He gives an entertaining account of the love-hate relationship between the Venetians and the hordes of tourists. Each sestiere or district (there are six, as the name suggests) has its own distinct atmosphere and ‘idea’. Locals from one area are unlikely to venture beyond the end of their nearest canal, rarely straying into the tourist honeypots – and they’re snootily dismissive of any place else. The same thing or person seen in one sestiere appears different in another (he gives the example of a beggar who moves about the city, shifting shapes mysteriously). I find these perceptions more human than Brodsky’s rather cerebral musings.

Marías identifies the strange ways that distances between places on the island can’t be measured by space alone. That account of the Bellini was to demonstrate that even though it’s found just a stone’s throw from the Grand Canal, it seems ‘a thousand leagues away’.

Both he and Brodsky are dismissive of Visconti’s film Death in Venice. Both are good on the best perspective from which to admire the architecture: from the water. But they agree that only the tourists can afford the gondola. When my wife and I were there it was 80 euros for a half-hour ride. We adopted the practice of the locals: take a gondola traghetto across the Grand Canal for two euros. It only takes minutes but is a much better deal. Otherwise the vaporetto (with a tourist pass) is good value, but often crowded.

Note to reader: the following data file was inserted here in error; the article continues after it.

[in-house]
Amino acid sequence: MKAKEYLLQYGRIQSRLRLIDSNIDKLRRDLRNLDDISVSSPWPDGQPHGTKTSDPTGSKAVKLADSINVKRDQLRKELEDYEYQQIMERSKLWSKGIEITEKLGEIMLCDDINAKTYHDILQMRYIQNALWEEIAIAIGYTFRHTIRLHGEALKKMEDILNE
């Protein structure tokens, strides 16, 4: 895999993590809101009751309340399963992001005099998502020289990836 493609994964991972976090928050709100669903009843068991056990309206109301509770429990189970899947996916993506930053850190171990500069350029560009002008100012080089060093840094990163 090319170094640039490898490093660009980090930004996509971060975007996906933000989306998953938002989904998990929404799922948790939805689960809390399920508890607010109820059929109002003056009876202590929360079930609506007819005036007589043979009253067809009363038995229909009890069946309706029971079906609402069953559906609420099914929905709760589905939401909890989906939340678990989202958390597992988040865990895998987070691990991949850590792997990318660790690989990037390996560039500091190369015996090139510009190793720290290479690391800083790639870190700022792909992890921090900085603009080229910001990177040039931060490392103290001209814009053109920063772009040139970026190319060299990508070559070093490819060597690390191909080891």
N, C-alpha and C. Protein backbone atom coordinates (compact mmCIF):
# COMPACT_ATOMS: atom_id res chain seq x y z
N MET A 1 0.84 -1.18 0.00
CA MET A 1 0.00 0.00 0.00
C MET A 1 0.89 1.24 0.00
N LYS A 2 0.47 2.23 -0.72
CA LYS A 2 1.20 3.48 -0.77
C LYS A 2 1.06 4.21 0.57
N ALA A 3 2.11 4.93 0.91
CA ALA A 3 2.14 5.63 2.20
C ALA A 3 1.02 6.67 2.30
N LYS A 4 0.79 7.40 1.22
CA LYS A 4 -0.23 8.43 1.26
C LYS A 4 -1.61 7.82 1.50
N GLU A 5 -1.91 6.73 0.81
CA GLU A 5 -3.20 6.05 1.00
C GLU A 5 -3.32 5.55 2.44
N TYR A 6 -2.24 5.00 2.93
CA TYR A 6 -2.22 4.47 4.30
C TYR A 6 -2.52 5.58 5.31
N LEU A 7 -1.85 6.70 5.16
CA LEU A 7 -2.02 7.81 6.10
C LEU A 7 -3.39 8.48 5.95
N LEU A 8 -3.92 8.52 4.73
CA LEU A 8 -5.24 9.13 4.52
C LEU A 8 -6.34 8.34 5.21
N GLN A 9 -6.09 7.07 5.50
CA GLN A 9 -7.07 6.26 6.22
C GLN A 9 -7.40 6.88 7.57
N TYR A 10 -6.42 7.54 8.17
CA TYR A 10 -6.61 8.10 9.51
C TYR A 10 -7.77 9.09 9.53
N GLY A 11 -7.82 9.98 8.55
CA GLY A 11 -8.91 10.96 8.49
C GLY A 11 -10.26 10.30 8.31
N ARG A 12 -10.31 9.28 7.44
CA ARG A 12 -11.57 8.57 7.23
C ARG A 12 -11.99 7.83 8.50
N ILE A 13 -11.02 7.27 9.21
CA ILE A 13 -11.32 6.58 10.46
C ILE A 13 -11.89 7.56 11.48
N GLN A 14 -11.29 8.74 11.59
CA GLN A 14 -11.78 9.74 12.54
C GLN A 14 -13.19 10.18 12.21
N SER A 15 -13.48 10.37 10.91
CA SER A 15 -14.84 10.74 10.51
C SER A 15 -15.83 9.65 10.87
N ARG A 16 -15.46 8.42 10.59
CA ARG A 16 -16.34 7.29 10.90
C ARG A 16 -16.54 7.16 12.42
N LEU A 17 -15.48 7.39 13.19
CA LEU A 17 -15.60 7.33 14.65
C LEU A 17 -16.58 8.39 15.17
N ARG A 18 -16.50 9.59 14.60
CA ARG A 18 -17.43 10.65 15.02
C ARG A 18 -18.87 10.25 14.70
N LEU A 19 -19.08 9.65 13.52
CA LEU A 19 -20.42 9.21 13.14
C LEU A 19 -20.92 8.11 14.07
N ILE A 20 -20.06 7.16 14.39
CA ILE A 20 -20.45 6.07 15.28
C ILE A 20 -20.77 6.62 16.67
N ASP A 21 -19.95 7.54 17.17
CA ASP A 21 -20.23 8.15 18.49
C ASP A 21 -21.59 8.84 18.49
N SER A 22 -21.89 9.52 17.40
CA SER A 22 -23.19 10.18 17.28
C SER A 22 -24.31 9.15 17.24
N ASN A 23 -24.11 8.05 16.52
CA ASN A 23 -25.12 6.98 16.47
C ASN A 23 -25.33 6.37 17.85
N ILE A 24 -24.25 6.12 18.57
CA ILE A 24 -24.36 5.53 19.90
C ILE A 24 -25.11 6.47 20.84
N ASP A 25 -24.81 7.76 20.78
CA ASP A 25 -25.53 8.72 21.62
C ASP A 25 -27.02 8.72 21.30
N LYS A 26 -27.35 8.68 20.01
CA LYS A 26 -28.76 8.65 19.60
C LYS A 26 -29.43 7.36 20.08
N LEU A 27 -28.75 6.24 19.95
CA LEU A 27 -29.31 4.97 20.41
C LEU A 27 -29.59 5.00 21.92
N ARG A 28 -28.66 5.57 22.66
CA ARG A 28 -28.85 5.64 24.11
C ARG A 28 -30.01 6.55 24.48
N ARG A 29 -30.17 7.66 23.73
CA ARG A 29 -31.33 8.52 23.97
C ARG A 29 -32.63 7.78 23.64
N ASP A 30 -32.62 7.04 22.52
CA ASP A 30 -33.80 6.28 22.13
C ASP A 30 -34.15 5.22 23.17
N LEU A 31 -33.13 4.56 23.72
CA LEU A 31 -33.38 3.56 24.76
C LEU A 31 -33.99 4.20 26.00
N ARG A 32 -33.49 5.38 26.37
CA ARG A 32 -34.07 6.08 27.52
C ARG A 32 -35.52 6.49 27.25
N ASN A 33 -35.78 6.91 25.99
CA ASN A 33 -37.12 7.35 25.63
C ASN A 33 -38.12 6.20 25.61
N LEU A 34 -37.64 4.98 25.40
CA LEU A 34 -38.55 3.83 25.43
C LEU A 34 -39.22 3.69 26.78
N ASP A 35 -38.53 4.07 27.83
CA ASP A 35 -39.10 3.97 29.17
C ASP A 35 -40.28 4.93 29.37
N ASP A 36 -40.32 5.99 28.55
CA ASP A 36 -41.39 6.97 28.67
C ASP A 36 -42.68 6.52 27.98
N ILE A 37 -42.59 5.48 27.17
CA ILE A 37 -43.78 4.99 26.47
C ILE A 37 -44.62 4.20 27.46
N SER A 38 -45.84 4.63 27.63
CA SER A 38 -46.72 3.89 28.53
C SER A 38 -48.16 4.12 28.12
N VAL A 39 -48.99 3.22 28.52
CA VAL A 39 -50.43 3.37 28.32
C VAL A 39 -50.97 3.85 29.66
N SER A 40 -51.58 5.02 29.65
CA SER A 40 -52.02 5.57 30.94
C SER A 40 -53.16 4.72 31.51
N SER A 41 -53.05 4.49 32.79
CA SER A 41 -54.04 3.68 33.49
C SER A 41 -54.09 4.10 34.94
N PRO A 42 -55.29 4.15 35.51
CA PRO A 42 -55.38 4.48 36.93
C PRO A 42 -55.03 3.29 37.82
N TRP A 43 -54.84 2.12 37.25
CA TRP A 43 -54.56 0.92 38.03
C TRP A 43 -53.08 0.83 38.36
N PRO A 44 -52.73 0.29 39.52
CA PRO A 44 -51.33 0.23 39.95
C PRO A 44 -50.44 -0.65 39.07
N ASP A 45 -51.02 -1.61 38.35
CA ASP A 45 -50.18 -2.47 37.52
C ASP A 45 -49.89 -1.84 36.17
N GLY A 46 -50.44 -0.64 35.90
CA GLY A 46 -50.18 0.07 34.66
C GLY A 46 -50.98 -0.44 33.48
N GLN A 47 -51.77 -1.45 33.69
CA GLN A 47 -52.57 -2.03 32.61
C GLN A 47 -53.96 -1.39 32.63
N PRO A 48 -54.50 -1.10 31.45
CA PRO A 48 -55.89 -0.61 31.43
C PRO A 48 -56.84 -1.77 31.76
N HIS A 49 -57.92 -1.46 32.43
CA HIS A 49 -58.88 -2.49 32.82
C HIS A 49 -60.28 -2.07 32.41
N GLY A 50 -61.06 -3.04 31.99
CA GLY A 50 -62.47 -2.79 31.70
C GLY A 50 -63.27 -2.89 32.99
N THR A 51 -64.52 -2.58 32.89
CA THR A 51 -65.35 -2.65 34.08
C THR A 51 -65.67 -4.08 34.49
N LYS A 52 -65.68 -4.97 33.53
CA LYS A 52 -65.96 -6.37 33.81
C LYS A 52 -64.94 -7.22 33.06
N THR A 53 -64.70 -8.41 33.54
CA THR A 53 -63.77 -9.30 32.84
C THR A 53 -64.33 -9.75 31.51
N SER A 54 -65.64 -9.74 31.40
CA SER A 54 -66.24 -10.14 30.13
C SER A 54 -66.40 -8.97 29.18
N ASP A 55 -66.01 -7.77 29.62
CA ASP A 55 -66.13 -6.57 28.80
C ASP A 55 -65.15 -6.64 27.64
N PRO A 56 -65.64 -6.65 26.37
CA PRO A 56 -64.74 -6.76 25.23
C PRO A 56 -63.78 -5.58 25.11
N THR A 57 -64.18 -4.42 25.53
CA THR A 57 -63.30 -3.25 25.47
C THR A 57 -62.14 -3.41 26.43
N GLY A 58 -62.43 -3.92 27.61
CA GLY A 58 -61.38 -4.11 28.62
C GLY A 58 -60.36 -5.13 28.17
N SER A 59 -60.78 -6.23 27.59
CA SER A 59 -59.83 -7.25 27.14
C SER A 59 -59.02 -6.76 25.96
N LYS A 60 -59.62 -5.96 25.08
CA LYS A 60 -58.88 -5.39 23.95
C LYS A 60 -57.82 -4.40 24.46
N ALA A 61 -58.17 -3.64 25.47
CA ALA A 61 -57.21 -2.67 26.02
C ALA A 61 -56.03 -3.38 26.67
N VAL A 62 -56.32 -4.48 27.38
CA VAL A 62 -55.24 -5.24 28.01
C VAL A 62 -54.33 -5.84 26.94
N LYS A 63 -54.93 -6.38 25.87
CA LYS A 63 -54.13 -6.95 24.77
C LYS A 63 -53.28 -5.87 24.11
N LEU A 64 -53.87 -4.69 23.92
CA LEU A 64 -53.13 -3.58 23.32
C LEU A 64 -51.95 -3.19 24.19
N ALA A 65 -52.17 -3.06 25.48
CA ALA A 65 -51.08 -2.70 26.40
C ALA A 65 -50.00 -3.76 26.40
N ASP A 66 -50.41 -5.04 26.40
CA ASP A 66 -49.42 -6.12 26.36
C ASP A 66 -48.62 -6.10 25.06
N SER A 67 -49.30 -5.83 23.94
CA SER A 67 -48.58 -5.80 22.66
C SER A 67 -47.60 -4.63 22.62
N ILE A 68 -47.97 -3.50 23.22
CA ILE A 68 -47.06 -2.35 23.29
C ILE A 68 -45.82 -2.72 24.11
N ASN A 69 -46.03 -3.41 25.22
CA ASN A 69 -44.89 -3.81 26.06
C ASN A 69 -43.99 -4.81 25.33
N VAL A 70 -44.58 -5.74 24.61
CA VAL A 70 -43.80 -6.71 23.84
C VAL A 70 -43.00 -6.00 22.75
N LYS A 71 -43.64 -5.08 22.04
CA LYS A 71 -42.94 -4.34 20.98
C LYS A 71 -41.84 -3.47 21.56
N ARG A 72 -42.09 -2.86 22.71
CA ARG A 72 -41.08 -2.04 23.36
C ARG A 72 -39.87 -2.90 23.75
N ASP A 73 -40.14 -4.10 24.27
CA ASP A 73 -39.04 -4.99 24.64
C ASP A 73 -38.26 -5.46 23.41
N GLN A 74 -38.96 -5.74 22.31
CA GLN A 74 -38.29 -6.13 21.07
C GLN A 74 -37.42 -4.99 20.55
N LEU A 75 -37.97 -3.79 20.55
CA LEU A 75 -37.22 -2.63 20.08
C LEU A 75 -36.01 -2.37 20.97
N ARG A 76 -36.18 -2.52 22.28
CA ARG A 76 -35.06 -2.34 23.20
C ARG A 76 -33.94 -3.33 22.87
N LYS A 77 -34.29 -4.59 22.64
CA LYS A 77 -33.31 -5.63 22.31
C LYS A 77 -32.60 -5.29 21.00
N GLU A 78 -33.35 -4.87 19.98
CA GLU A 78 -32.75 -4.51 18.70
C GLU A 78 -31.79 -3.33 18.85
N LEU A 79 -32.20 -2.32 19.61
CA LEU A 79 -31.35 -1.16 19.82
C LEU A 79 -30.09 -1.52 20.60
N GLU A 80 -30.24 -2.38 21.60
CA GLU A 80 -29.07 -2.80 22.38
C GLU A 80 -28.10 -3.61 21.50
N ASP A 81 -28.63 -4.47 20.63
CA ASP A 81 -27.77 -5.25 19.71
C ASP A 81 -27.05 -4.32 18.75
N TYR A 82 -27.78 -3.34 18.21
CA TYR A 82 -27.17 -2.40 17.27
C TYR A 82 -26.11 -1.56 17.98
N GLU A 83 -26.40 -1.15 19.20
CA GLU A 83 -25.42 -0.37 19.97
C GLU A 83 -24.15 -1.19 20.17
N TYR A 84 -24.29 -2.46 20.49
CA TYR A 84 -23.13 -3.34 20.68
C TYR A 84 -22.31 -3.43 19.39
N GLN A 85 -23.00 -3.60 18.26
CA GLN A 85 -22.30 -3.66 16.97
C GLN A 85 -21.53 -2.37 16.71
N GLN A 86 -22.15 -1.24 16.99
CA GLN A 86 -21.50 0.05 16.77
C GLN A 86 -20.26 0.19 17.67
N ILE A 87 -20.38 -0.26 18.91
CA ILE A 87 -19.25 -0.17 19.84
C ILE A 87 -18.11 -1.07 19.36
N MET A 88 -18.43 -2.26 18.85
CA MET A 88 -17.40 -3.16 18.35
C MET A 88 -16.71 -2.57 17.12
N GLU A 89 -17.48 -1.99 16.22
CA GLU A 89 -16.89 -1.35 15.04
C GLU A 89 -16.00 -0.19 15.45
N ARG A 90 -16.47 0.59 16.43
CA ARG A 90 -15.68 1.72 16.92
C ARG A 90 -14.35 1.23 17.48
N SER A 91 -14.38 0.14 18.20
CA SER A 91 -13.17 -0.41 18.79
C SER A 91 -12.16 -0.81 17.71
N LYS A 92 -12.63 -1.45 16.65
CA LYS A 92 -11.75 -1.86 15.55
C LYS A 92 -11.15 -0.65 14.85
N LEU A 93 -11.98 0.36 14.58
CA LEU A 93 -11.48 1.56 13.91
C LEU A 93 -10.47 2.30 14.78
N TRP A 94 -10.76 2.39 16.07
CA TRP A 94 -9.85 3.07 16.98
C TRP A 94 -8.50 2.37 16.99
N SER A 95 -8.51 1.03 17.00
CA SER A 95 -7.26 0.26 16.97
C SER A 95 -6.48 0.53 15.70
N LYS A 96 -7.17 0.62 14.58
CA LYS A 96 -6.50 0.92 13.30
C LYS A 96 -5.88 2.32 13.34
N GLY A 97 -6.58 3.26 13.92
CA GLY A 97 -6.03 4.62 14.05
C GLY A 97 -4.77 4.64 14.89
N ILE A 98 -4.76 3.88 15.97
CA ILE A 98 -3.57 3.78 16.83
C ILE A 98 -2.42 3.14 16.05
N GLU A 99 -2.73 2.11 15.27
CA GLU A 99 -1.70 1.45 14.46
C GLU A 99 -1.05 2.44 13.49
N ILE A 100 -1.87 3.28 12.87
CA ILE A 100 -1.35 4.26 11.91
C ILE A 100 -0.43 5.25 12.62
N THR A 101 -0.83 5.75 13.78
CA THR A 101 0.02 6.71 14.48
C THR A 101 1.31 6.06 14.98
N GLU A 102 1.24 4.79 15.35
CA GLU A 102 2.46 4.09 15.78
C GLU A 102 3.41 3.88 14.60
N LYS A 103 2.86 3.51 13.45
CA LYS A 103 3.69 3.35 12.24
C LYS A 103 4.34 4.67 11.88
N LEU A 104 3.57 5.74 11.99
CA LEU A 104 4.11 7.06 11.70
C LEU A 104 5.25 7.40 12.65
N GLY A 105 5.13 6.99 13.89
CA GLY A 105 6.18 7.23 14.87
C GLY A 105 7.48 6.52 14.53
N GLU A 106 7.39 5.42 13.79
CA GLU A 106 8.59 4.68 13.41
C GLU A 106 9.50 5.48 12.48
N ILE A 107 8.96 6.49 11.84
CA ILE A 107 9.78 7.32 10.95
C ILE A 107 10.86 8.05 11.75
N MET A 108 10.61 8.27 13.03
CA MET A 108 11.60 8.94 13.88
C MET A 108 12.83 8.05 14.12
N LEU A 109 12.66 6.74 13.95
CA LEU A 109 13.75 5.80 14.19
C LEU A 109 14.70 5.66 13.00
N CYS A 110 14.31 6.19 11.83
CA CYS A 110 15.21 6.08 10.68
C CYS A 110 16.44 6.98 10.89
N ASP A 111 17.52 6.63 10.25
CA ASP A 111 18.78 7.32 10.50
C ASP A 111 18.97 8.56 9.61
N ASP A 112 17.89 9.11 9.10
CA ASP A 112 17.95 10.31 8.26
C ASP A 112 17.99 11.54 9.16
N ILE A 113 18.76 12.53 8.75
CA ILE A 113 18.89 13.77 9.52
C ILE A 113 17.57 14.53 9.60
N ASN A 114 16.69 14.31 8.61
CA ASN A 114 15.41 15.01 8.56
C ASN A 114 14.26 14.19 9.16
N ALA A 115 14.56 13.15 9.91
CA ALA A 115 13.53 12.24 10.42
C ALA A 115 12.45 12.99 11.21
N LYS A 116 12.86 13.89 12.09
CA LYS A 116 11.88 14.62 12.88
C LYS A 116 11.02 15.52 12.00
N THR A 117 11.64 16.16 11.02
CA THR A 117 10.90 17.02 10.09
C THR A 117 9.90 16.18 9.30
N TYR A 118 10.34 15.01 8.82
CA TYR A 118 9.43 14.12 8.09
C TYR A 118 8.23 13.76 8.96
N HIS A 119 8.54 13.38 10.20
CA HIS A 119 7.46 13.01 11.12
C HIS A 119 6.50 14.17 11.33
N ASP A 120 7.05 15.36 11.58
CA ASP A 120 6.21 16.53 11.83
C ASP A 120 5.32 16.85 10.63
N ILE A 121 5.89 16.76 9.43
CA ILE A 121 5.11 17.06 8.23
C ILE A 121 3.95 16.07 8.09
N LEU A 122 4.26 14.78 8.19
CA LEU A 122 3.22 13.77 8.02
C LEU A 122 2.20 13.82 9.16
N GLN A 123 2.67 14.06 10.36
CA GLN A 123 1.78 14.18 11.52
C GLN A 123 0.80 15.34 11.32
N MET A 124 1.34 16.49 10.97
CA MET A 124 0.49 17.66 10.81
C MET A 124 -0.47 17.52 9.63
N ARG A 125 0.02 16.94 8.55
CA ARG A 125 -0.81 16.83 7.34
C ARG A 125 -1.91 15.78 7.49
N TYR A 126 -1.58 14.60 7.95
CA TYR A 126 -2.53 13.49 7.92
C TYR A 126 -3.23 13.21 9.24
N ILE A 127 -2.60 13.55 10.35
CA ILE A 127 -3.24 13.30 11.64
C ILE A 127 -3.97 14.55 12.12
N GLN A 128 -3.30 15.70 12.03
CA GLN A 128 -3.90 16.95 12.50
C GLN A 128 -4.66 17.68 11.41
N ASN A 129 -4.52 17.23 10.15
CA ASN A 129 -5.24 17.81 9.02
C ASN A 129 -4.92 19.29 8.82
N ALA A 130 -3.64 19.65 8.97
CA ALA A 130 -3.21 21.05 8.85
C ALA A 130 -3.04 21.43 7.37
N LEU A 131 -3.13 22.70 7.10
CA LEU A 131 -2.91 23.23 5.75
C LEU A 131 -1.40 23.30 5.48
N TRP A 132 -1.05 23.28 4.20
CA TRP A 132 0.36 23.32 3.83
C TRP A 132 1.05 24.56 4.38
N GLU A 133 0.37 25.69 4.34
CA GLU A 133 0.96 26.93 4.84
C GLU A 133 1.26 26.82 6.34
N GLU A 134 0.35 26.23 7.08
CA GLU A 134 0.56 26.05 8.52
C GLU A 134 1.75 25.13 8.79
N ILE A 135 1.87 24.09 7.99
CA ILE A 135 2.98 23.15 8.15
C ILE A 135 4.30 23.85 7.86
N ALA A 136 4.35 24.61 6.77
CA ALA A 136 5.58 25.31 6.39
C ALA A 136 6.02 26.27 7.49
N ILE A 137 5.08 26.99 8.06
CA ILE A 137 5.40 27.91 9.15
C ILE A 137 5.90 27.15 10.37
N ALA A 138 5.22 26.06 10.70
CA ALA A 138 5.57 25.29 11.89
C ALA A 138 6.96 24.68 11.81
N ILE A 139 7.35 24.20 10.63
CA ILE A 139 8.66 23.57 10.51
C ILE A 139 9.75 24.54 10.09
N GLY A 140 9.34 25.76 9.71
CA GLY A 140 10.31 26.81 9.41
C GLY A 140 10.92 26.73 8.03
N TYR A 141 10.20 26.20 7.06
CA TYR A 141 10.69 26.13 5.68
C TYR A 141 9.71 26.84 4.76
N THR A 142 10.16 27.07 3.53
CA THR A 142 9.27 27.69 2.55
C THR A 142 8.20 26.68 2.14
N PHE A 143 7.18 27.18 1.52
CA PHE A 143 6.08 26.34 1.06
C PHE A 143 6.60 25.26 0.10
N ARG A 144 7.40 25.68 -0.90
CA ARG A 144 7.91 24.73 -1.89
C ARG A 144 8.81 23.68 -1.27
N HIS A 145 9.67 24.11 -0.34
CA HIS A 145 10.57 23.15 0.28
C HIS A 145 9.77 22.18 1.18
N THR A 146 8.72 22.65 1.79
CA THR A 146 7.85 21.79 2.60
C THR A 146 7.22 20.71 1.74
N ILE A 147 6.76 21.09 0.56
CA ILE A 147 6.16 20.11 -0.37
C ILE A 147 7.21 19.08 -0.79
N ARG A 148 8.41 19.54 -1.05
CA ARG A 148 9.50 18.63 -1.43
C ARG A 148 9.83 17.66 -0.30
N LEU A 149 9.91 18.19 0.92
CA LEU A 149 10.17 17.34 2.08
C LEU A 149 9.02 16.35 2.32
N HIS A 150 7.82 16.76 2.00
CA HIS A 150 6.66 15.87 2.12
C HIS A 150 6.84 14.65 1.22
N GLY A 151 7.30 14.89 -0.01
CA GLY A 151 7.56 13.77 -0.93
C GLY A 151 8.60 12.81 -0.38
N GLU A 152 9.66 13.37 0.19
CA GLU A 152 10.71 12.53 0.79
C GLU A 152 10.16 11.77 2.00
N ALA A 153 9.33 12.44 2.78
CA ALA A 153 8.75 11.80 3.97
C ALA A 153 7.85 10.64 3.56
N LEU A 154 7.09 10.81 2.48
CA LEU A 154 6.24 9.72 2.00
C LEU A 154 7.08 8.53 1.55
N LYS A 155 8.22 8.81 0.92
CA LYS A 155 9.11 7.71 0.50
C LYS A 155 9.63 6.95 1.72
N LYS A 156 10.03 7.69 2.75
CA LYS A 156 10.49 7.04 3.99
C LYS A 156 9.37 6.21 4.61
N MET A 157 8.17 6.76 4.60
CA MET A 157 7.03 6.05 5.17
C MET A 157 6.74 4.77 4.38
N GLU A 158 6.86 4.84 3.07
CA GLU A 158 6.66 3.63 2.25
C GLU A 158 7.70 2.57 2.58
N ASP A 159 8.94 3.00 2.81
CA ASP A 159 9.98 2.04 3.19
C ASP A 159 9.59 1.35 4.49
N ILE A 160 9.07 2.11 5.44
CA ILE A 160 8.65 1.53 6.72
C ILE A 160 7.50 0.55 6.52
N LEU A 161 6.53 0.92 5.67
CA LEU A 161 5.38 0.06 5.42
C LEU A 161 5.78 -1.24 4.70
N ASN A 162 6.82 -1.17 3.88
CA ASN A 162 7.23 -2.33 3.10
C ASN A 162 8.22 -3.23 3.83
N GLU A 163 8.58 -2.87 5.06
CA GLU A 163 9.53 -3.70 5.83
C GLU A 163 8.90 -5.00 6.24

I could go on, but had better stop, but I must quote the closing lines of the Marías, in which he poetically relates the timeless beauty of Venice, as it impacted on him on revisiting the city twenty years after the first Spanish edition of this text in 1988, when its people and places might have been expected to be lost:

We probably only really lose what we forget or reject, what we prefer to erase and no longer wish to carry with us, what is no longer part of the life we tell ourselves.

Readers of his fiction will recognise that haunting allusiveness to the elasticity of time and experience, universalised.

Javier Marías texts posted about here include the Your Face Tomorrow trilogy

The Infatuations

Thus Bad Begins

and the essay collection Written Lives

Next time, as I’ve gone on too long here, I’ll return to the Jan Morris.

 

Sex and death in Venice: post 1